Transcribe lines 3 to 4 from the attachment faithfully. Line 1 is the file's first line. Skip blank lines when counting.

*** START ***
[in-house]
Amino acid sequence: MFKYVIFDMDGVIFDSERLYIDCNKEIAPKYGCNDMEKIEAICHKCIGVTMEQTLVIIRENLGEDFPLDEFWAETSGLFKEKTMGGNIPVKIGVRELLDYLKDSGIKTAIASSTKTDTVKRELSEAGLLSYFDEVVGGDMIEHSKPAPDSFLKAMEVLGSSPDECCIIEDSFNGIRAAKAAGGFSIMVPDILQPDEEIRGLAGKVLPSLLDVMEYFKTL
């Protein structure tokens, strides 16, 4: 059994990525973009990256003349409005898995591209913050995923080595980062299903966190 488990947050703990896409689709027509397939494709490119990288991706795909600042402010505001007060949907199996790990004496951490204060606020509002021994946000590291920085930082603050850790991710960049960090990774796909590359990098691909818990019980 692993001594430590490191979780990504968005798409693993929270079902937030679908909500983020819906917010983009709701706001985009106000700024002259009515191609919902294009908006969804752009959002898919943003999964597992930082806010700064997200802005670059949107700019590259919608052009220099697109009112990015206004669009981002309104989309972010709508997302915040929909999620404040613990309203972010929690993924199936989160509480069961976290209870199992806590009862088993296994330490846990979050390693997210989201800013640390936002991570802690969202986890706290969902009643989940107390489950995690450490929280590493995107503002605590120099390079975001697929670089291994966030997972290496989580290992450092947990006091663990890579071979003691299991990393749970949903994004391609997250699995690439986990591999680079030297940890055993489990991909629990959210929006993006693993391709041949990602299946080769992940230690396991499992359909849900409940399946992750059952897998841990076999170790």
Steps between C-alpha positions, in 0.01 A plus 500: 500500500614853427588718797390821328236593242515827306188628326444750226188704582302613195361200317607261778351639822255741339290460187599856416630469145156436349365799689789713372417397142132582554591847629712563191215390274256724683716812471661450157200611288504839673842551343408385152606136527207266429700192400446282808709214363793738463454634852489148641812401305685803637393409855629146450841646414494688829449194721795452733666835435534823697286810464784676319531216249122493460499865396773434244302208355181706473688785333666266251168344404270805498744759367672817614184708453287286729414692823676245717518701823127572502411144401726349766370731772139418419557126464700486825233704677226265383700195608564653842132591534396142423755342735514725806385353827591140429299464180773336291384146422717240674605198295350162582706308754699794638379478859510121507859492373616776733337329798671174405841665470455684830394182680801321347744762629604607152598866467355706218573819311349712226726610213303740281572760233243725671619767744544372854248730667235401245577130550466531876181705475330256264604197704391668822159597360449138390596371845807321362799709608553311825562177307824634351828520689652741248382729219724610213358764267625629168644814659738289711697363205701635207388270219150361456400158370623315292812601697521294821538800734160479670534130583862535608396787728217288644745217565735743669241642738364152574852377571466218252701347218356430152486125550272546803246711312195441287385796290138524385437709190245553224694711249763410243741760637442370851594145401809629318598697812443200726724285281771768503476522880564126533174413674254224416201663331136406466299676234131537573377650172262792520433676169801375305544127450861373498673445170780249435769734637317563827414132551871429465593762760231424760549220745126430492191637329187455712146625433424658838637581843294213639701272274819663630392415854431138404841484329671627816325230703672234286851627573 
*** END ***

């Protein structure tokens, strides 16, 4: 059994990525973009990256003349409005898995591209913050995923080595980062299903966190 488990947050703990896409689709027509397939494709490119990288991706795909600042402010505001007060949907199996790990004496951490204060606020509002021994946000590291920085930082603050850790991710960049960090990774796909590359990098691909818990019980 692993001594430590490191979780990504968005798409693993929270079902937030679908909500983020819906917010983009709701706001985009106000700024002259009515191609919902294009908006969804752009959002898919943003999964597992930082806010700064997200802005670059949107700019590259919608052009220099697109009112990015206004669009981002309104989309972010709508997302915040929909999620404040613990309203972010929690993924199936989160509480069961976290209870199992806590009862088993296994330490846990979050390693997210989201800013640390936002991570802690969202986890706290969902009643989940107390489950995690450490929280590493995107503002605590120099390079975001697929670089291994966030997972290496989580290992450092947990006091663990890579071979003691299991990393749970949903994004391609997250699995690439986990591999680079030297940890055993489990991909629990959210929006993006693993391709041949990602299946080769992940230690396991499992359909849900409940399946992750059952897998841990076999170790």
Steps between C-alpha positions, in 0.01 A plus 500: 500500500614853427588718797390821328236593242515827306188628326444750226188704582302613195361200317607261778351639822255741339290460187599856416630469145156436349365799689789713372417397142132582554591847629712563191215390274256724683716812471661450157200611288504839673842551343408385152606136527207266429700192400446282808709214363793738463454634852489148641812401305685803637393409855629146450841646414494688829449194721795452733666835435534823697286810464784676319531216249122493460499865396773434244302208355181706473688785333666266251168344404270805498744759367672817614184708453287286729414692823676245717518701823127572502411144401726349766370731772139418419557126464700486825233704677226265383700195608564653842132591534396142423755342735514725806385353827591140429299464180773336291384146422717240674605198295350162582706308754699794638379478859510121507859492373616776733337329798671174405841665470455684830394182680801321347744762629604607152598866467355706218573819311349712226726610213303740281572760233243725671619767744544372854248730667235401245577130550466531876181705475330256264604197704391668822159597360449138390596371845807321362799709608553311825562177307824634351828520689652741248382729219724610213358764267625629168644814659738289711697363205701635207388270219150361456400158370623315292812601697521294821538800734160479670534130583862535608396787728217288644745217565735743669241642738364152574852377571466218252701347218356430152486125550272546803246711312195441287385796290138524385437709190245553224694711249763410243741760637442370851594145401809629318598697812443200726724285281771768503476522880564126533174413674254224416201663331136406466299676234131537573377650172262792520433676169801375305544127450861373498673445170780249435769734637317563827414132551871429465593762760231424760549220745126430492191637329187455712146625433424658838637581843294213639701272274819663630392415854431138404841484329671627816325230703672234286851627573 